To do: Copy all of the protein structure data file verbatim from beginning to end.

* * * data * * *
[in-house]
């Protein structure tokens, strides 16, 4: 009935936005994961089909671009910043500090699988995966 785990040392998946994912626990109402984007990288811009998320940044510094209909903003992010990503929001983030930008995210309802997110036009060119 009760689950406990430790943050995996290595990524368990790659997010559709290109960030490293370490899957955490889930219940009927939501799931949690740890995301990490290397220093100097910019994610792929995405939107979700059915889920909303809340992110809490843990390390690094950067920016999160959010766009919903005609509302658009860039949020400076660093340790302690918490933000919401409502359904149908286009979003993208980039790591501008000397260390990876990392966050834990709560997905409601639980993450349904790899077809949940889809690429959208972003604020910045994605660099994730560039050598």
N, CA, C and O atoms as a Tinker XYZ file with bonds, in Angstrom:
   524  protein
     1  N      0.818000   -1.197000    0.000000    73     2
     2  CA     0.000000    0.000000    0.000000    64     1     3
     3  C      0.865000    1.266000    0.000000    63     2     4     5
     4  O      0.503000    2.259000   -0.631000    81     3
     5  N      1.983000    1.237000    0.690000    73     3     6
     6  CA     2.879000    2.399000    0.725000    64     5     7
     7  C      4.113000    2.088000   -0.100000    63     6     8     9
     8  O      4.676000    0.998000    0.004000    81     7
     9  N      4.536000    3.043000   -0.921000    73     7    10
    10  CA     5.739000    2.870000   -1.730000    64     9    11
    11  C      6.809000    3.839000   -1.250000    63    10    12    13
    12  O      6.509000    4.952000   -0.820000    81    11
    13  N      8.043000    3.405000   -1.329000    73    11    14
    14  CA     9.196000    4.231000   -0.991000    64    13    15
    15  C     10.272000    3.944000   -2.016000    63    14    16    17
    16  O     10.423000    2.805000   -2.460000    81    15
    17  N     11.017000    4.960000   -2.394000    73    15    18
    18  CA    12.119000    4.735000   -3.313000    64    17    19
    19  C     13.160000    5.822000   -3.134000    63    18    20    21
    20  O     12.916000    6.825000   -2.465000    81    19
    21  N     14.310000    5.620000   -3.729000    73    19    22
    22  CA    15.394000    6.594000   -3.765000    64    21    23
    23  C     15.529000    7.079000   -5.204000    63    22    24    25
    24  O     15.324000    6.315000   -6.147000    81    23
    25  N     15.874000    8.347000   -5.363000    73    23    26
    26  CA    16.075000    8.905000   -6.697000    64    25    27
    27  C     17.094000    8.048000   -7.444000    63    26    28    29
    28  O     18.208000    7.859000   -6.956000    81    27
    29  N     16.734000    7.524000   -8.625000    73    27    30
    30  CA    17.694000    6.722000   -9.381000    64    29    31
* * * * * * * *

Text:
[in-house]
């Protein structure tokens, strides 16, 4: 009935936005994961089909671009910043500090699988995966 785990040392998946994912626990109402984007990288811009998320940044510094209909903003992010990503929001983030930008995210309802997110036009060119 009760689950406990430790943050995996290595990524368990790659997010559709290109960030490293370490899957955490889930219940009927939501799931949690740890995301990490290397220093100097910019994610792929995405939107979700059915889920909303809340992110809490843990390390690094950067920016999160959010766009919903005609509302658009860039949020400076660093340790302690918490933000919401409502359904149908286009979003993208980039790591501008000397260390990876990392966050834990709560997905409601639980993450349904790899077809949940889809690429959208972003604020910045994605660099994730560039050598």
N, CA, C and O atoms as a Tinker XYZ file with bonds, in Angstrom:
   524  protein
     1  N      0.818000   -1.197000    0.000000    73     2
     2  CA     0.000000    0.000000    0.000000    64     1     3
     3  C      0.865000    1.266000    0.000000    63     2     4     5
     4  O      0.503000    2.259000   -0.631000    81     3
     5  N      1.983000    1.237000    0.690000    73     3     6
     6  CA     2.879000    2.399000    0.725000    64     5     7
     7  C      4.113000    2.088000   -0.100000    63     6     8     9
     8  O      4.676000    0.998000    0.004000    81     7
     9  N      4.536000    3.043000   -0.921000    73     7    10
    10  CA     5.739000    2.870000   -1.730000    64     9    11
    11  C      6.809000    3.839000   -1.250000    63    10    12    13
    12  O      6.509000    4.952000   -0.820000    81    11
    13  N      8.043000    3.405000   -1.329000    73    11    14
    14  CA     9.196000    4.231000   -0.991000    64    13    15
    15  C     10.272000    3.944000   -2.016000    63    14    16    17
    16  O     10.423000    2.805000   -2.460000    81    15
    17  N     11.017000    4.960000   -2.394000    73    15    18
    18  CA    12.119000    4.735000   -3.313000    64    17    19
    19  C     13.160000    5.822000   -3.134000    63    18    20    21
    20  O     12.916000    6.825000   -2.465000    81    19
    21  N     14.310000    5.620000   -3.729000    73    19    22
    22  CA    15.394000    6.594000   -3.765000    64    21    23
    23  C     15.529000    7.079000   -5.204000    63    22    24    25
    24  O     15.324000    6.315000   -6.147000    81    23
    25  N     15.874000    8.347000   -5.363000    73    23    26
    26  CA    16.075000    8.905000   -6.697000    64    25    27
    27  C     17.094000    8.048000   -7.444000    63    26    28    29
    28  O     18.208000    7.859000   -6.956000    81    27
    29  N     16.734000    7.524000   -8.625000    73    27    30
    30  CA    17.694000    6.722000   -9.381000    64    29    31